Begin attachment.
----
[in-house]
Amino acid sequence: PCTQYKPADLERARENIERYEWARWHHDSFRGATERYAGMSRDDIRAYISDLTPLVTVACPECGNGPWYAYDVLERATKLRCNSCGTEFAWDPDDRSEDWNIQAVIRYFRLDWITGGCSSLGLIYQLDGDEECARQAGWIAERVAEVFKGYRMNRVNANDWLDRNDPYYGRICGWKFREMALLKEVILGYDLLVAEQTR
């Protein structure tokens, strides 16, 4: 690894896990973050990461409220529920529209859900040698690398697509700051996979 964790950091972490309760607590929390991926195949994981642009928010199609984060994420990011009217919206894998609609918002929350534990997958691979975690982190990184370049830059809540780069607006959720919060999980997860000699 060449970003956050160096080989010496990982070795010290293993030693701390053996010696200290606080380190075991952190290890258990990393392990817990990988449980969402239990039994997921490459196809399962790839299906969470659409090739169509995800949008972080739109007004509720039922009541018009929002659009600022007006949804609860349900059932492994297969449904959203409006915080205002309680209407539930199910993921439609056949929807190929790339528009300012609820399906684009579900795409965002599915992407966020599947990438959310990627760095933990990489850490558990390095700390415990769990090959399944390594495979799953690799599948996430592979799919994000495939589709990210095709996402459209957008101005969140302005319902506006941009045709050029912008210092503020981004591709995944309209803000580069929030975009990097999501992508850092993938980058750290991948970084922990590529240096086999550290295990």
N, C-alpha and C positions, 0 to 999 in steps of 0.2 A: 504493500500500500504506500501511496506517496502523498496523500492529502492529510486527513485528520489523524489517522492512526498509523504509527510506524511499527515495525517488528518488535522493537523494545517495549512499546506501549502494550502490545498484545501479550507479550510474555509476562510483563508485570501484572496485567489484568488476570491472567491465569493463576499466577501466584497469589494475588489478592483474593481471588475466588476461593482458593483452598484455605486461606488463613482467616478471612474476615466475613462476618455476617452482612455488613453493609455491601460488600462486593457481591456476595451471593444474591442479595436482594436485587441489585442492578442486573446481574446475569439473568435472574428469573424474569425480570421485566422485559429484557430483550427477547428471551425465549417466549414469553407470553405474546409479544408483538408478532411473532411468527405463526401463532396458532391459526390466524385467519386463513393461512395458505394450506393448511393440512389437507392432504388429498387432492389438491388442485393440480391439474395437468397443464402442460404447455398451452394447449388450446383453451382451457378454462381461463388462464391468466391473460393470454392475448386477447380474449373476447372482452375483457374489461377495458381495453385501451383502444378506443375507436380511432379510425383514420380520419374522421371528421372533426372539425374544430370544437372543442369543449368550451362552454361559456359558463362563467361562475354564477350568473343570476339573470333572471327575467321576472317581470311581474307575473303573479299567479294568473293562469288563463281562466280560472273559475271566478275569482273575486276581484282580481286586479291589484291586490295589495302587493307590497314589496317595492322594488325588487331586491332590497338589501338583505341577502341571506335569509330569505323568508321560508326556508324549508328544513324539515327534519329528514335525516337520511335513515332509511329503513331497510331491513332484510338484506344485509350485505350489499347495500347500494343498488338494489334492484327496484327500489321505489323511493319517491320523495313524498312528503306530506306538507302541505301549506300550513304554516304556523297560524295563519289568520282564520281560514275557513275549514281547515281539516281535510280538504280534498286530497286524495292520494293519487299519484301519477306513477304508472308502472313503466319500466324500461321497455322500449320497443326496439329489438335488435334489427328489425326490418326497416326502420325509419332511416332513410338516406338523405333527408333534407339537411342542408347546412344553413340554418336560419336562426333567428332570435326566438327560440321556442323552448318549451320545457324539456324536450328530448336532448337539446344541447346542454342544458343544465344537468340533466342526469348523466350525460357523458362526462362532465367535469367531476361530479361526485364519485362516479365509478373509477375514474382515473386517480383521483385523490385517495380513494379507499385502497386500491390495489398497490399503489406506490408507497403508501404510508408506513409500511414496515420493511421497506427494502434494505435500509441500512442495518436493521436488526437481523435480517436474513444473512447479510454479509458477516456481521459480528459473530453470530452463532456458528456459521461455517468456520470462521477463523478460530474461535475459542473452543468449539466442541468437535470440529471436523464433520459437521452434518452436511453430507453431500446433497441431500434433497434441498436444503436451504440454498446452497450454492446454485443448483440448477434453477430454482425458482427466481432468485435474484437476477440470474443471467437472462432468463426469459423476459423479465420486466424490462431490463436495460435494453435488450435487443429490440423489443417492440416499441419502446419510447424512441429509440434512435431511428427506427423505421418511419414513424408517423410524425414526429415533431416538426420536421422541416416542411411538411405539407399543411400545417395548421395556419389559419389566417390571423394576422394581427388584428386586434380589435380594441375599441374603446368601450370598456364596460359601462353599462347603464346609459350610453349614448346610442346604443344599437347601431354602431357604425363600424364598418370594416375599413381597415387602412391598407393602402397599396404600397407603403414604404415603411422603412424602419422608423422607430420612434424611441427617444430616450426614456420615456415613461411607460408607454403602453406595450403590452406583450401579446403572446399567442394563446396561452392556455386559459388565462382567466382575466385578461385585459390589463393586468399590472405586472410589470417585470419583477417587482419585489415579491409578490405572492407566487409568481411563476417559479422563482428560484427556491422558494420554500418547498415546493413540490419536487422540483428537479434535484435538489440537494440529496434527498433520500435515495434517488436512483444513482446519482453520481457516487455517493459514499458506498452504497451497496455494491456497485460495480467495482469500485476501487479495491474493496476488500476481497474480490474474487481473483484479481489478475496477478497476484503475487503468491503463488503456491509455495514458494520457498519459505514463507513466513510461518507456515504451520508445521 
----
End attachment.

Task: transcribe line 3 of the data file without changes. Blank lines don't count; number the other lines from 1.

């Protein structure tokens, strides 16, 4: 690894896990973050990461409220529920529209859900040698690398697509700051996979 964790950091972490309760607590929390991926195949994981642009928010199609984060994420990011009217919206894998609609918002929350534990997958691979975690982190990184370049830059809540780069607006959720919060999980997860000699 060449970003956050160096080989010496990982070795010290293993030693701390053996010696200290606080380190075991952190290890258990990393392990817990990988449980969402239990039994997921490459196809399962790839299906969470659409090739169509995800949008972080739109007004509720039922009541018009929002659009600022007006949804609860349900059932492994297969449904959203409006915080205002309680209407539930199910993921439609056949929807190929790339528009300012609820399906684009579900795409965002599915992407966020599947990438959310990627760095933990990489850490558990390095700390415990769990090959399944390594495979799953690799599948996430592979799919994000495939589709990210095709996402459209957008101005969140302005319902506006941009045709050029912008210092503020981004591709995944309209803000580069929030975009990097999501992508850092993938980058750290991948970084922990590529240096086999550290295990």